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Why the U.S. Isn’t the World Leader in Speedy Internet Access

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If you’ve heard about the backward state of US internet infrastructure, you’ve probably read the anecdotes about Riga, the Latvian capital that has faster-than-fast internet speeds, or Estonia, where a post-Soviet technology obsession has helped the country become an internet leader.

Still, both countries lag behind the US on the World Economic Forum’s ranking (pdf) of internet bandwidth available per user. The US, which ranked 35th in 2012, offers the average citizen 62.3 kB per second, while the top performer, Luxembourg, offers its citizens connectivity at the thrilling speed of 4 MB per second. The top 10 providers of high average bandwidth have something in common: They are small, rich countries—Hong Kong, Malta, Singapore, and Iceland round out the top five. While the US has high-speed internet access in some cities that out-strips other countries, slow speeds in rural areas drag down the average.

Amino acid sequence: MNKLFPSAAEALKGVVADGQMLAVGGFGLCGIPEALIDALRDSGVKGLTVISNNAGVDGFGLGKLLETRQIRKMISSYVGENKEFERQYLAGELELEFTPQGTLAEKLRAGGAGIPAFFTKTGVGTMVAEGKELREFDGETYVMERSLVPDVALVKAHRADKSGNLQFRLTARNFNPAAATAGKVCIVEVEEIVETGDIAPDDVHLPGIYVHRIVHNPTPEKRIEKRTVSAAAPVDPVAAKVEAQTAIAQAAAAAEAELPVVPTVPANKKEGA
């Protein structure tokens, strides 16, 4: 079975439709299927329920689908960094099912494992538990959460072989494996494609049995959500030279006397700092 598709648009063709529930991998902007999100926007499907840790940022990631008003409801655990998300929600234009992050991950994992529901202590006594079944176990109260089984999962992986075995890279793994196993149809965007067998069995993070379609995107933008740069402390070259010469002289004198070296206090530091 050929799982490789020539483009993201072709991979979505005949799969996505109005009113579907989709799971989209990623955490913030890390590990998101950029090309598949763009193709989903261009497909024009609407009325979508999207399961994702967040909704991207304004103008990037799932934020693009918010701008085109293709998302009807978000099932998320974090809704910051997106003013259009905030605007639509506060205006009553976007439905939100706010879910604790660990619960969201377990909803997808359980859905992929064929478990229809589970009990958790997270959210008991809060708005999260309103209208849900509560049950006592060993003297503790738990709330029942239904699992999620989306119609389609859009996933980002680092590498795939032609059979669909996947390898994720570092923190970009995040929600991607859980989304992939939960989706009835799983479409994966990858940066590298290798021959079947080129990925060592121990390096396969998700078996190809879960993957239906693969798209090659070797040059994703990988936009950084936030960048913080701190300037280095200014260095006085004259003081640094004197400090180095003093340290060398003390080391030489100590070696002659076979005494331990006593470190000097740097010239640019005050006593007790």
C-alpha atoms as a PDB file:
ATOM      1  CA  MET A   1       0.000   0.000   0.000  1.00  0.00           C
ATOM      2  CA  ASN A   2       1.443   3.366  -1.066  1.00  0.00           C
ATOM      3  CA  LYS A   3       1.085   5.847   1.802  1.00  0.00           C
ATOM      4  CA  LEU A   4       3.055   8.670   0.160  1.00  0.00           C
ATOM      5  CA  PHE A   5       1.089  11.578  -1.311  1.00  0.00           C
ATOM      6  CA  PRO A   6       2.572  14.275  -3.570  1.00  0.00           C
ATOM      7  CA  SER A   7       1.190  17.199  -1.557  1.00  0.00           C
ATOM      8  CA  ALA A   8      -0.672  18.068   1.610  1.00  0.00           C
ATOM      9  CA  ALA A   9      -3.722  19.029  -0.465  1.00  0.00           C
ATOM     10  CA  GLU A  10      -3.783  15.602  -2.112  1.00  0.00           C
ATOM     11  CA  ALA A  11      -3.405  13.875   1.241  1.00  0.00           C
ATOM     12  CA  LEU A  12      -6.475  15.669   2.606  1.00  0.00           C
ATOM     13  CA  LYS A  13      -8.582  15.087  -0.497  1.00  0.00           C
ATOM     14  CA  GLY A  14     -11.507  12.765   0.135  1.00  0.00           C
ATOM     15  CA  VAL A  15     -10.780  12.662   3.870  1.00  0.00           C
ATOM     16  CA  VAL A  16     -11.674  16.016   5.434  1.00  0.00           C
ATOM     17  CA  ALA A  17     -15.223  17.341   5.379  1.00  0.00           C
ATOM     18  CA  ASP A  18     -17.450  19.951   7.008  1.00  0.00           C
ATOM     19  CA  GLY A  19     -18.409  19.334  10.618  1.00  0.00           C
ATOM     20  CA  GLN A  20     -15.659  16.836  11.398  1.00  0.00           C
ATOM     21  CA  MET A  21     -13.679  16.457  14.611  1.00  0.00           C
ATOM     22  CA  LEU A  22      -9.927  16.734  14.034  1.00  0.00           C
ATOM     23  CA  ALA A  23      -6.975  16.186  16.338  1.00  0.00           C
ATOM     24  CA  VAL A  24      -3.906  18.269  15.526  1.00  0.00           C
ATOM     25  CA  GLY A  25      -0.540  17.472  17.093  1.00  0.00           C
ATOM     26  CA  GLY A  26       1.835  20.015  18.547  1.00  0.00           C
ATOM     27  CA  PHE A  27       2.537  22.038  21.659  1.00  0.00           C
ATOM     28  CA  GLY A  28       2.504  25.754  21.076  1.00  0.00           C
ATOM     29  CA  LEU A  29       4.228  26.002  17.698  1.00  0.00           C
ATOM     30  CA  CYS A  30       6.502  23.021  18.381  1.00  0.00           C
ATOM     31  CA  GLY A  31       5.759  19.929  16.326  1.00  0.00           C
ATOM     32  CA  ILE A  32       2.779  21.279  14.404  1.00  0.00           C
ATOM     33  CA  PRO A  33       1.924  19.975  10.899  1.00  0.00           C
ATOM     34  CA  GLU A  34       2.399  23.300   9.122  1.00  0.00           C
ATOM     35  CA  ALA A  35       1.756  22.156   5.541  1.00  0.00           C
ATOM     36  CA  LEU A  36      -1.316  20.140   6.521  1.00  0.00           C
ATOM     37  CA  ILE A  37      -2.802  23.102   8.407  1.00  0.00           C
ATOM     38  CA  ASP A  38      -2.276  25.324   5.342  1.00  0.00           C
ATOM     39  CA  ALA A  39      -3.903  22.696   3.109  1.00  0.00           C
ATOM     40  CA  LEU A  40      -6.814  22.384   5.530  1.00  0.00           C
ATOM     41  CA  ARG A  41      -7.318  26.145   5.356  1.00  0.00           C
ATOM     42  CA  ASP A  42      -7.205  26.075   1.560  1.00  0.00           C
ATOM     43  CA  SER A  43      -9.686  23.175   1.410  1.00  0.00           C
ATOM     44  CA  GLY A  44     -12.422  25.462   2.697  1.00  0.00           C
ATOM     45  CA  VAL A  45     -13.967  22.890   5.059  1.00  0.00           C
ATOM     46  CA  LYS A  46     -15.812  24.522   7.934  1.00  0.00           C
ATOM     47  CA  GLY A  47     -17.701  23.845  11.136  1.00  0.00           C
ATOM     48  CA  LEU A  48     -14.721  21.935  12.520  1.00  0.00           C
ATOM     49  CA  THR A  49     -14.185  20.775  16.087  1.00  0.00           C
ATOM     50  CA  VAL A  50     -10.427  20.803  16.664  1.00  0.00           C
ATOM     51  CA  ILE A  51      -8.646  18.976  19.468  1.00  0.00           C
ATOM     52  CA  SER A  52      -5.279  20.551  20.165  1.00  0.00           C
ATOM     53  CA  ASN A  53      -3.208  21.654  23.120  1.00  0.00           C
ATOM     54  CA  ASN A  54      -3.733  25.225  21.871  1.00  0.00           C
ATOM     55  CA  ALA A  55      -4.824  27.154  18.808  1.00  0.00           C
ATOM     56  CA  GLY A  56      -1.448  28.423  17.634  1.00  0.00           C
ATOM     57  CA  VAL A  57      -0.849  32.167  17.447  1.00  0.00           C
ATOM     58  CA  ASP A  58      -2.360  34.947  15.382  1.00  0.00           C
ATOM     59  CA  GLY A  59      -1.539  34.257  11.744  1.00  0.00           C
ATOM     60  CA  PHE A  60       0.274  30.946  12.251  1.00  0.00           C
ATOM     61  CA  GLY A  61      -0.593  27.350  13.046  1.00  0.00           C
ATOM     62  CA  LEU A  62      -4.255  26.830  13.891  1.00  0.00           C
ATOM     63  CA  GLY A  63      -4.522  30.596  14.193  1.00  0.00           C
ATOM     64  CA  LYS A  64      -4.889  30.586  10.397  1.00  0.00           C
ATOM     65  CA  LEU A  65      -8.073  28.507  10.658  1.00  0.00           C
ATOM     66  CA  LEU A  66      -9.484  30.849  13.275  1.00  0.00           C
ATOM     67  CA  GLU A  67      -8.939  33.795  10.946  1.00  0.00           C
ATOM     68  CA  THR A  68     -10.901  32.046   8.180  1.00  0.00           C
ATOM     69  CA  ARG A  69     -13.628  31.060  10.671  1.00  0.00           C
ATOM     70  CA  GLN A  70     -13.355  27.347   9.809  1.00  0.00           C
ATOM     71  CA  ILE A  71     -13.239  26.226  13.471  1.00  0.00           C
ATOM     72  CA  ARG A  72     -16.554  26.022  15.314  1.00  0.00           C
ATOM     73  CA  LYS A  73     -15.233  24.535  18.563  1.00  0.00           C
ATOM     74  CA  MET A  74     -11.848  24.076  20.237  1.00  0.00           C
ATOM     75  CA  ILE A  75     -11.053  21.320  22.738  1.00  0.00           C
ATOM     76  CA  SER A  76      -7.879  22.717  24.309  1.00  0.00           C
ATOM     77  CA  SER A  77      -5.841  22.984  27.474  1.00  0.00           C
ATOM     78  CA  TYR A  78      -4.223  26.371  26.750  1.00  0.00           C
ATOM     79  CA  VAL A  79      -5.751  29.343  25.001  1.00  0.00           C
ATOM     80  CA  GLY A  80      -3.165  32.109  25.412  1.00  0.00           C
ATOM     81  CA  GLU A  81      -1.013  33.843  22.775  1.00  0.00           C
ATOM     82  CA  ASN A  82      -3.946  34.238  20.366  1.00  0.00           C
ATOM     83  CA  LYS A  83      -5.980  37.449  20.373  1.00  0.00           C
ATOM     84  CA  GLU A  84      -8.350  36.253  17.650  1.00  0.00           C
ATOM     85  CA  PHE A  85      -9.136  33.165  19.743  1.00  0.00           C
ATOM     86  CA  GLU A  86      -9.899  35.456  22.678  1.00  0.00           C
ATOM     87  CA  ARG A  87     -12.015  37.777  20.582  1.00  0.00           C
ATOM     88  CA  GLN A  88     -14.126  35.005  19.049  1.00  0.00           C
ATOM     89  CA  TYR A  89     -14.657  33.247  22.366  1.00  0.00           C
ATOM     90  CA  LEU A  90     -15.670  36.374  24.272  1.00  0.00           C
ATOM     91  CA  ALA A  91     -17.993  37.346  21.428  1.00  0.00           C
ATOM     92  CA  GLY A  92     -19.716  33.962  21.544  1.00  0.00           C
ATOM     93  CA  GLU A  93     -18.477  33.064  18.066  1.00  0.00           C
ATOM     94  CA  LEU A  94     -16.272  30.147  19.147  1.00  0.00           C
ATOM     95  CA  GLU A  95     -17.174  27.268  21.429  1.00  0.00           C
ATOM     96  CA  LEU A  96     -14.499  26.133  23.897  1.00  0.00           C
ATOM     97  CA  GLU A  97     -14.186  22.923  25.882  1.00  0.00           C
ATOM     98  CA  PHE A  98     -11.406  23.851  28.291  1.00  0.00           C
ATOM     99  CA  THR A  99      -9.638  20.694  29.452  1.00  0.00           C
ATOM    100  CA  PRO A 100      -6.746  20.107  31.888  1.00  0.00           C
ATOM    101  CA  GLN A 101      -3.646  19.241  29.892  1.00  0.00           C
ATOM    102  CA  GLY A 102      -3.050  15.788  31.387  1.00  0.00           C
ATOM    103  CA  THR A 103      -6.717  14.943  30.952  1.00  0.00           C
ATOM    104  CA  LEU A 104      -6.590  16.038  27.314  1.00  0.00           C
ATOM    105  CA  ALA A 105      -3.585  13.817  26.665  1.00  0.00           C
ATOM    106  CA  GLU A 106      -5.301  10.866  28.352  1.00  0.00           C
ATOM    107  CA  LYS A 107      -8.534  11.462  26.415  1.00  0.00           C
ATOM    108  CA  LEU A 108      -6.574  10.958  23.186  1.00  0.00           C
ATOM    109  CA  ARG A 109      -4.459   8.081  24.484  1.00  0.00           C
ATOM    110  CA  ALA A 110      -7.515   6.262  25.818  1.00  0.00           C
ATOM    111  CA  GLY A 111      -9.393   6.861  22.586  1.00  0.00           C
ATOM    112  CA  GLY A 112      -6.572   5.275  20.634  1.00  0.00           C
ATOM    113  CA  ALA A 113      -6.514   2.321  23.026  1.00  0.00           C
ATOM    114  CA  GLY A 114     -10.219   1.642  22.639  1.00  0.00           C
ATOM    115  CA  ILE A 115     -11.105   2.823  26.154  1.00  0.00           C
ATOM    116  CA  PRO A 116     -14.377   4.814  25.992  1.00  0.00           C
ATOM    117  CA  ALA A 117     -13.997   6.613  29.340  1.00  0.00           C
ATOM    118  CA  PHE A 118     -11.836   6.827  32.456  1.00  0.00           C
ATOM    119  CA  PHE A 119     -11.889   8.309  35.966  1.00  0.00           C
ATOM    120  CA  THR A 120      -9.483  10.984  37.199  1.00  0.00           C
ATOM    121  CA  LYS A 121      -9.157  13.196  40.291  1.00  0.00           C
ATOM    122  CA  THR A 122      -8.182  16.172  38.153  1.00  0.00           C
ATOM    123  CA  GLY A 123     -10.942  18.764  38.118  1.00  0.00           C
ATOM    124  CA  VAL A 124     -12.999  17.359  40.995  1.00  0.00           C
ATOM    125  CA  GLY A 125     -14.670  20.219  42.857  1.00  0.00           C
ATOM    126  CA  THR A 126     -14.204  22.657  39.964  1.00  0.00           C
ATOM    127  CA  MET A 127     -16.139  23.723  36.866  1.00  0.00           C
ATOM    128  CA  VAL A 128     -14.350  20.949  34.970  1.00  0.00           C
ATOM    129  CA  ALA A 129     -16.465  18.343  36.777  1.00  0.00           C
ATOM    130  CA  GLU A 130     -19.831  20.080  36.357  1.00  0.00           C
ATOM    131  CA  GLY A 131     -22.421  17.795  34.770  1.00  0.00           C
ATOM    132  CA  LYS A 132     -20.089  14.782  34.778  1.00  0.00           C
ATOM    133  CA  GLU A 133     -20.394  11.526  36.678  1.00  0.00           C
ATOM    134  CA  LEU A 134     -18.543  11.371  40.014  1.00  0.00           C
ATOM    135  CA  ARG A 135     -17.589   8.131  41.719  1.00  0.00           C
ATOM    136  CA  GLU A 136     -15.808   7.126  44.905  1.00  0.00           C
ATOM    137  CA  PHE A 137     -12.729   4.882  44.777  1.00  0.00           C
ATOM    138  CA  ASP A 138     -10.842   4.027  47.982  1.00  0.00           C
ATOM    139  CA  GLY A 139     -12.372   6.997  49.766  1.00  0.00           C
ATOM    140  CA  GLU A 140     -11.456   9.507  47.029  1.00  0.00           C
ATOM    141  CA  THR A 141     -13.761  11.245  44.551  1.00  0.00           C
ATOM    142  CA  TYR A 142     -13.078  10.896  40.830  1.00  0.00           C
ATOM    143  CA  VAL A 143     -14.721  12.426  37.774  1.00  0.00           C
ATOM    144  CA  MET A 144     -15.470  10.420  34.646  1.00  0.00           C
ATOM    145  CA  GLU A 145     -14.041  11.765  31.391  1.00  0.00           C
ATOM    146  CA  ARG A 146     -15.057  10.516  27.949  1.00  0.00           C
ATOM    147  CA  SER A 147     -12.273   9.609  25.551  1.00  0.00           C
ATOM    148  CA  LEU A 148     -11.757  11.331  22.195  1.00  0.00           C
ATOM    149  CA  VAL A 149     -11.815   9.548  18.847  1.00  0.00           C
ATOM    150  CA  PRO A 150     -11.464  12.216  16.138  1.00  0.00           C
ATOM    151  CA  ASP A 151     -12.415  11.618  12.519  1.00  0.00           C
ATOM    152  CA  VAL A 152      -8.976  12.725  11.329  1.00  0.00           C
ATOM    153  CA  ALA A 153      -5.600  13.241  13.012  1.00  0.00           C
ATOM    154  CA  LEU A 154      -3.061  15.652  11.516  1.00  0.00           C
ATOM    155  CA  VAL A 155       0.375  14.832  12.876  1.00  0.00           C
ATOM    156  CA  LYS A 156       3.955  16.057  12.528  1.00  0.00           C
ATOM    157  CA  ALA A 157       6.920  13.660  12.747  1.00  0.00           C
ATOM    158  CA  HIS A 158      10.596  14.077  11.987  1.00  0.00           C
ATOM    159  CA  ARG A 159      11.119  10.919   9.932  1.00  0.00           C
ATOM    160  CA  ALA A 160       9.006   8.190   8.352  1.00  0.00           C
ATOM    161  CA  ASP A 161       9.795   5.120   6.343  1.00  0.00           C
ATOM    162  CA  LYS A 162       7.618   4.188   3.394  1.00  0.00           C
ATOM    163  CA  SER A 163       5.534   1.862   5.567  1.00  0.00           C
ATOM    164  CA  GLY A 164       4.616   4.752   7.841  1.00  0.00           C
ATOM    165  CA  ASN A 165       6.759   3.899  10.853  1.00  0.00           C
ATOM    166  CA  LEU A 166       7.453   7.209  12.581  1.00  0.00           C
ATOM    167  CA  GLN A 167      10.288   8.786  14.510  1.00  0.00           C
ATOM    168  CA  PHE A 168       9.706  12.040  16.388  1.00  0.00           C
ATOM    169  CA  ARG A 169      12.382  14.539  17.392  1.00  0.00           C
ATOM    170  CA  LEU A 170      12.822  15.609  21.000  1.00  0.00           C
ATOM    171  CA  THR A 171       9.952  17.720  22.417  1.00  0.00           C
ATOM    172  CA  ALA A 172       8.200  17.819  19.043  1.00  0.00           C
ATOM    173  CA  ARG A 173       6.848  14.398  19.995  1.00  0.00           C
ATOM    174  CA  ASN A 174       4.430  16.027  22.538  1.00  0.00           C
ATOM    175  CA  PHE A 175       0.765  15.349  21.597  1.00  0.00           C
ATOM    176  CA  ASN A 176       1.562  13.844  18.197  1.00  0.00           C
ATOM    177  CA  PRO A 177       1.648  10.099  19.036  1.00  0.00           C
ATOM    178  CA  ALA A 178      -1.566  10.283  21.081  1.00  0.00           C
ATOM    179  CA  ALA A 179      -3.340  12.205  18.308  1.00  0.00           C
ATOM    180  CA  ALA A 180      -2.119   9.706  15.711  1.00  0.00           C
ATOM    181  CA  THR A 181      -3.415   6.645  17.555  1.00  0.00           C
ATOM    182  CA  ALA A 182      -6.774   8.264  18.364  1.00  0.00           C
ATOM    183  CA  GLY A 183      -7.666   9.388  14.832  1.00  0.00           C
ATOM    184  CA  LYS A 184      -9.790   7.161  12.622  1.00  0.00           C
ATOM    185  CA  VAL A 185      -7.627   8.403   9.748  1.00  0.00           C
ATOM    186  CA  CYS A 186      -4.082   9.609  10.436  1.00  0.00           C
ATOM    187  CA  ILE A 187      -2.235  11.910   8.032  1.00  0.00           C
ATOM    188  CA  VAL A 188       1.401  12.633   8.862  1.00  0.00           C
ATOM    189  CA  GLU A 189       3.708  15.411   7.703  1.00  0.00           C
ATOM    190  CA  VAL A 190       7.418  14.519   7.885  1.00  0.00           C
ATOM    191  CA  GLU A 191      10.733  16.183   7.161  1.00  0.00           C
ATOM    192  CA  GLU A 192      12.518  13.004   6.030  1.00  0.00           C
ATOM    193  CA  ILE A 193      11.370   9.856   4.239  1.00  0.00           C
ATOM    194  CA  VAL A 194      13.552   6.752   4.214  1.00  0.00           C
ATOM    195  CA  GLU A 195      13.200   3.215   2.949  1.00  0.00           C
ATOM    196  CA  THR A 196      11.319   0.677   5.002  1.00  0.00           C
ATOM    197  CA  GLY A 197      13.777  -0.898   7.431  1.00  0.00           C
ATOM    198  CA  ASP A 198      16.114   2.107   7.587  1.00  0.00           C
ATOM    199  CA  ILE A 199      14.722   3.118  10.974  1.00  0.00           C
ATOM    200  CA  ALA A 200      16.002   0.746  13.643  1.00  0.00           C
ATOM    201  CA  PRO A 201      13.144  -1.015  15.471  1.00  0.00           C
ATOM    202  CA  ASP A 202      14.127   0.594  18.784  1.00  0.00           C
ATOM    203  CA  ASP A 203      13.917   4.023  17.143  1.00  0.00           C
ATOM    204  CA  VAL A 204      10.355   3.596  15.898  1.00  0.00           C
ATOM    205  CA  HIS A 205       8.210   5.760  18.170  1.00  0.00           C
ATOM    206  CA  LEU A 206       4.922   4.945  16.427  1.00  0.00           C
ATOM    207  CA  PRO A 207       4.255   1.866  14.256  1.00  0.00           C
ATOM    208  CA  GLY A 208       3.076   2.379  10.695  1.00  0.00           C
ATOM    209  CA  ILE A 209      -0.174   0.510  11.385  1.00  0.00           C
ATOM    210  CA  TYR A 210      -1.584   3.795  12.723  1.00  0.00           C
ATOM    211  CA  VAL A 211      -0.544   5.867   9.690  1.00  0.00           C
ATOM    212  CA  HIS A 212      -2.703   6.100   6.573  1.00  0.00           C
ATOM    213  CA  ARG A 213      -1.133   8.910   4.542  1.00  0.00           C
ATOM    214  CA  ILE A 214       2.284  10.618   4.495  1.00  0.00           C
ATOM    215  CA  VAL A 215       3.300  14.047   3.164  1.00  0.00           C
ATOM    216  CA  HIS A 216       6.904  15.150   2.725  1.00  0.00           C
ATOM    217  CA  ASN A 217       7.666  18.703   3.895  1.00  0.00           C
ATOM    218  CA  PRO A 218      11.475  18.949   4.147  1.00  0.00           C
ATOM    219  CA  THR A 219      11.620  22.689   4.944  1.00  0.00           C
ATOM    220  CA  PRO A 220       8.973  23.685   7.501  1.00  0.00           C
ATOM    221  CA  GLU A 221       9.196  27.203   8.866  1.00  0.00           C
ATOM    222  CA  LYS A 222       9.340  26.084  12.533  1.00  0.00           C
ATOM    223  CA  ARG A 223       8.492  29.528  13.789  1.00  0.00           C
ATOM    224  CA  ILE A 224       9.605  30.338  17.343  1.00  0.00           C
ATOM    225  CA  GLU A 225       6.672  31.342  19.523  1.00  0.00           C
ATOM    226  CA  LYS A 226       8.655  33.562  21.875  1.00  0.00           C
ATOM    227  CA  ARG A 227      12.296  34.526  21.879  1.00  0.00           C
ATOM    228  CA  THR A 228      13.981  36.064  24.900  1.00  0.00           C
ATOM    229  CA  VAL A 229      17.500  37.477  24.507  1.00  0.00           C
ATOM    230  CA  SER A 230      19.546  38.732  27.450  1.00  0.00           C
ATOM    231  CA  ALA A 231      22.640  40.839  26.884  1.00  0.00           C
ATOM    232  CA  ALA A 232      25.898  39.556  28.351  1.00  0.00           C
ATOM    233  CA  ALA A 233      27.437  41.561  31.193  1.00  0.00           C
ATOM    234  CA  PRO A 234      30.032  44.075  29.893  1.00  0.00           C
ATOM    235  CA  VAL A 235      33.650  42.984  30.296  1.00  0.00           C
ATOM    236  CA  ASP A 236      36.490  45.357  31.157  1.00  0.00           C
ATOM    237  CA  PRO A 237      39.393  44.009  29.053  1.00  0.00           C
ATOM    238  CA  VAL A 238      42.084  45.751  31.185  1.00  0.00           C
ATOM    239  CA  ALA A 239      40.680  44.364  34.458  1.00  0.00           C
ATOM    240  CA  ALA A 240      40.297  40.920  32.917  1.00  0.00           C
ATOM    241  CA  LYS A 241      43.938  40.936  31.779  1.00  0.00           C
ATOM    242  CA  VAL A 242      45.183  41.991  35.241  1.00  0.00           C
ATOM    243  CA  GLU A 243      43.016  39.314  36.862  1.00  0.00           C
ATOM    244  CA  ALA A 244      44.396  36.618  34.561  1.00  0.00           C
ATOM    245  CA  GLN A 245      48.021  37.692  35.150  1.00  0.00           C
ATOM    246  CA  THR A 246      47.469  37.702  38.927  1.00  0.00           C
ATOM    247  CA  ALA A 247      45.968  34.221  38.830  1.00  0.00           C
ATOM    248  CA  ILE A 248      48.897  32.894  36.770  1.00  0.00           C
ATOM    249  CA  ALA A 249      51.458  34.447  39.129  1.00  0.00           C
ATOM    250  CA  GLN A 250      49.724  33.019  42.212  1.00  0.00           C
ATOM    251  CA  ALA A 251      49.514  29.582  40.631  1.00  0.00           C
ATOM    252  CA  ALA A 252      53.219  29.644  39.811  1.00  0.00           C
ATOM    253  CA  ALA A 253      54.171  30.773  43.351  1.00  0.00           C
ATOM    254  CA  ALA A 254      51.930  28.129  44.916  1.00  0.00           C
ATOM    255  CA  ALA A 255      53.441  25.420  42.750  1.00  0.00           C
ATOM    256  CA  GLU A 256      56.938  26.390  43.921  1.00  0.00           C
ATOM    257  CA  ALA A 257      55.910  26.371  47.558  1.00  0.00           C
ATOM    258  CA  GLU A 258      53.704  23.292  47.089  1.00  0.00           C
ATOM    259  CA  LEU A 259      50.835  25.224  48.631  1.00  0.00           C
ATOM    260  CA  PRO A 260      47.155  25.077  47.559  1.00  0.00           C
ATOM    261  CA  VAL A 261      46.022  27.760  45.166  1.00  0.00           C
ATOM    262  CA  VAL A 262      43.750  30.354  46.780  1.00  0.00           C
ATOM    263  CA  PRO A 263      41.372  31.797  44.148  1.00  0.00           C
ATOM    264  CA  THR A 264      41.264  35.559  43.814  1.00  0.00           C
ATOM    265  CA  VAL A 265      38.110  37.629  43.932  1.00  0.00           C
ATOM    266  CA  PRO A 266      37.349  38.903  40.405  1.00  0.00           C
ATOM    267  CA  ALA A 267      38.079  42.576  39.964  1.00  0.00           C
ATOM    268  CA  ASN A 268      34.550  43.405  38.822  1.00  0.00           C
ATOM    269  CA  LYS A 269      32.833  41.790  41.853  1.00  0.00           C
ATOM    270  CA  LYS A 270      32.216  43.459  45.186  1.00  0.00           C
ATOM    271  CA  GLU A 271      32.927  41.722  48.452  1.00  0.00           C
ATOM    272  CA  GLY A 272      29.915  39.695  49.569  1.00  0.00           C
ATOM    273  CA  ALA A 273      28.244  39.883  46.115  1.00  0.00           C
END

But a similar phenomenon plays out when it comes to broadband penetration: The US is ranked 14th in the OECD, a group of wealthy economies, with only 28.8% of the population—90 million people—accessing a fixed broadband subscription, which is three times as many as Japan, the country with the second-most subscribers, and 30 times more than Switzerland, the country with the highest penetration.

Read the full story at Quartz.

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